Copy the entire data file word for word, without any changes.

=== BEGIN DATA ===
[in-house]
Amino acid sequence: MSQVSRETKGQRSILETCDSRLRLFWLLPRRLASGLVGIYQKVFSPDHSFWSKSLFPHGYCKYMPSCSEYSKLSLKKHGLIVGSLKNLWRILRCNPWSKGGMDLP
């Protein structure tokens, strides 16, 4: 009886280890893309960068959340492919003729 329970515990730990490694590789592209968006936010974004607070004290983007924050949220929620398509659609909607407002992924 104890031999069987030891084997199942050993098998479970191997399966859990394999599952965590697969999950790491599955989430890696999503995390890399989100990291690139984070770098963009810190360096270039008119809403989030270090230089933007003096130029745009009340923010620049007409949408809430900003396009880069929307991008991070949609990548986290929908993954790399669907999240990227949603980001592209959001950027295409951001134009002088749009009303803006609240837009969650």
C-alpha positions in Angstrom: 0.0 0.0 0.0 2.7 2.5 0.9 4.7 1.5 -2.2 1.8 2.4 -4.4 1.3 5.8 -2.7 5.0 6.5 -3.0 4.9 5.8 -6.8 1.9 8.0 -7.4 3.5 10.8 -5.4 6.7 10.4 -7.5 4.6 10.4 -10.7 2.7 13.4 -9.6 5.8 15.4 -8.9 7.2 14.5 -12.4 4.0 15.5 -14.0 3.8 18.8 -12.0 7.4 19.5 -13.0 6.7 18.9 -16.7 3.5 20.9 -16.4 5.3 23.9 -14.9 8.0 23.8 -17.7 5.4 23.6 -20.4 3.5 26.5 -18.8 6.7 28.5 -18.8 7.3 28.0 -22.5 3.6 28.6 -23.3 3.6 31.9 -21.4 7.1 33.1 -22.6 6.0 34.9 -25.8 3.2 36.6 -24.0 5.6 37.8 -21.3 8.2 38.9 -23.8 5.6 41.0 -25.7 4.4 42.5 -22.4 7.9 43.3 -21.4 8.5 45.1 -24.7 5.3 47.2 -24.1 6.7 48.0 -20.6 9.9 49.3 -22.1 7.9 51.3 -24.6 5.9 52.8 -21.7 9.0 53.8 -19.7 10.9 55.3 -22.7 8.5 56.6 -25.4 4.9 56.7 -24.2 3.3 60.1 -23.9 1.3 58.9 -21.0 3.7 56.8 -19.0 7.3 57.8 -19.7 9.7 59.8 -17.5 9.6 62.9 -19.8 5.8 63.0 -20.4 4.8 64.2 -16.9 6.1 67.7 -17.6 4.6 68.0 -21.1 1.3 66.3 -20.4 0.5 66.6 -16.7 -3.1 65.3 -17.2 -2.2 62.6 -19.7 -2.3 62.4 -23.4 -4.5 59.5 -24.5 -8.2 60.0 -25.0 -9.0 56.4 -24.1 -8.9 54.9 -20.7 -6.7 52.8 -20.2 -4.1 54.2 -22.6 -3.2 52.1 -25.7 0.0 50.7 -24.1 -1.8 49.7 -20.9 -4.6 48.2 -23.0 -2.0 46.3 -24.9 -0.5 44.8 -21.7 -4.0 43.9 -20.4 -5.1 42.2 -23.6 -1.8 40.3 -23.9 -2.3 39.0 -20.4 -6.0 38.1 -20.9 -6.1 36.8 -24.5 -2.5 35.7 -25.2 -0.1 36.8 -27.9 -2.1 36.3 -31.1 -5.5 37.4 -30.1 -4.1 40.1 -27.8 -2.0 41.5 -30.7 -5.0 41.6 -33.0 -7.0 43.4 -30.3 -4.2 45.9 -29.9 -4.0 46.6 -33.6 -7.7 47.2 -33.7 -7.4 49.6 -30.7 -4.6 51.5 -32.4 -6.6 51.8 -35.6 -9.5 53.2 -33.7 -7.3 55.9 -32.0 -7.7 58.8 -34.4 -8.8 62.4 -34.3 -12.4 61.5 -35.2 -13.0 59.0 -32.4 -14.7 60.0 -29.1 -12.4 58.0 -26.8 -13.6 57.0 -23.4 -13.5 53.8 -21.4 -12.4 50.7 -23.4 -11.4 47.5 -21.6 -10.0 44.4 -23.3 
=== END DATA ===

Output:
[in-house]
Amino acid sequence: MSQVSRETKGQRSILETCDSRLRLFWLLPRRLASGLVGIYQKVFSPDHSFWSKSLFPHGYCKYMPSCSEYSKLSLKKHGLIVGSLKNLWRILRCNPWSKGGMDLP
């Protein structure tokens, strides 16, 4: 009886280890893309960068959340492919003729 329970515990730990490694590789592209968006936010974004607070004290983007924050949220929620398509659609909607407002992924 104890031999069987030891084997199942050993098998479970191997399966859990394999599952965590697969999950790491599955989430890696999503995390890399989100990291690139984070770098963009810190360096270039008119809403989030270090230089933007003096130029745009009340923010620049007409949408809430900003396009880069929307991008991070949609990548986290929908993954790399669907999240990227949603980001592209959001950027295409951001134009002088749009009303803006609240837009969650």
C-alpha positions in Angstrom: 0.0 0.0 0.0 2.7 2.5 0.9 4.7 1.5 -2.2 1.8 2.4 -4.4 1.3 5.8 -2.7 5.0 6.5 -3.0 4.9 5.8 -6.8 1.9 8.0 -7.4 3.5 10.8 -5.4 6.7 10.4 -7.5 4.6 10.4 -10.7 2.7 13.4 -9.6 5.8 15.4 -8.9 7.2 14.5 -12.4 4.0 15.5 -14.0 3.8 18.8 -12.0 7.4 19.5 -13.0 6.7 18.9 -16.7 3.5 20.9 -16.4 5.3 23.9 -14.9 8.0 23.8 -17.7 5.4 23.6 -20.4 3.5 26.5 -18.8 6.7 28.5 -18.8 7.3 28.0 -22.5 3.6 28.6 -23.3 3.6 31.9 -21.4 7.1 33.1 -22.6 6.0 34.9 -25.8 3.2 36.6 -24.0 5.6 37.8 -21.3 8.2 38.9 -23.8 5.6 41.0 -25.7 4.4 42.5 -22.4 7.9 43.3 -21.4 8.5 45.1 -24.7 5.3 47.2 -24.1 6.7 48.0 -20.6 9.9 49.3 -22.1 7.9 51.3 -24.6 5.9 52.8 -21.7 9.0 53.8 -19.7 10.9 55.3 -22.7 8.5 56.6 -25.4 4.9 56.7 -24.2 3.3 60.1 -23.9 1.3 58.9 -21.0 3.7 56.8 -19.0 7.3 57.8 -19.7 9.7 59.8 -17.5 9.6 62.9 -19.8 5.8 63.0 -20.4 4.8 64.2 -16.9 6.1 67.7 -17.6 4.6 68.0 -21.1 1.3 66.3 -20.4 0.5 66.6 -16.7 -3.1 65.3 -17.2 -2.2 62.6 -19.7 -2.3 62.4 -23.4 -4.5 59.5 -24.5 -8.2 60.0 -25.0 -9.0 56.4 -24.1 -8.9 54.9 -20.7 -6.7 52.8 -20.2 -4.1 54.2 -22.6 -3.2 52.1 -25.7 0.0 50.7 -24.1 -1.8 49.7 -20.9 -4.6 48.2 -23.0 -2.0 46.3 -24.9 -0.5 44.8 -21.7 -4.0 43.9 -20.4 -5.1 42.2 -23.6 -1.8 40.3 -23.9 -2.3 39.0 -20.4 -6.0 38.1 -20.9 -6.1 36.8 -24.5 -2.5 35.7 -25.2 -0.1 36.8 -27.9 -2.1 36.3 -31.1 -5.5 37.4 -30.1 -4.1 40.1 -27.8 -2.0 41.5 -30.7 -5.0 41.6 -33.0 -7.0 43.4 -30.3 -4.2 45.9 -29.9 -4.0 46.6 -33.6 -7.7 47.2 -33.7 -7.4 49.6 -30.7 -4.6 51.5 -32.4 -6.6 51.8 -35.6 -9.5 53.2 -33.7 -7.3 55.9 -32.0 -7.7 58.8 -34.4 -8.8 62.4 -34.3 -12.4 61.5 -35.2 -13.0 59.0 -32.4 -14.7 60.0 -29.1 -12.4 58.0 -26.8 -13.6 57.0 -23.4 -13.5 53.8 -21.4 -12.4 50.7 -23.4 -11.4 47.5 -21.6 -10.0 44.4 -23.3 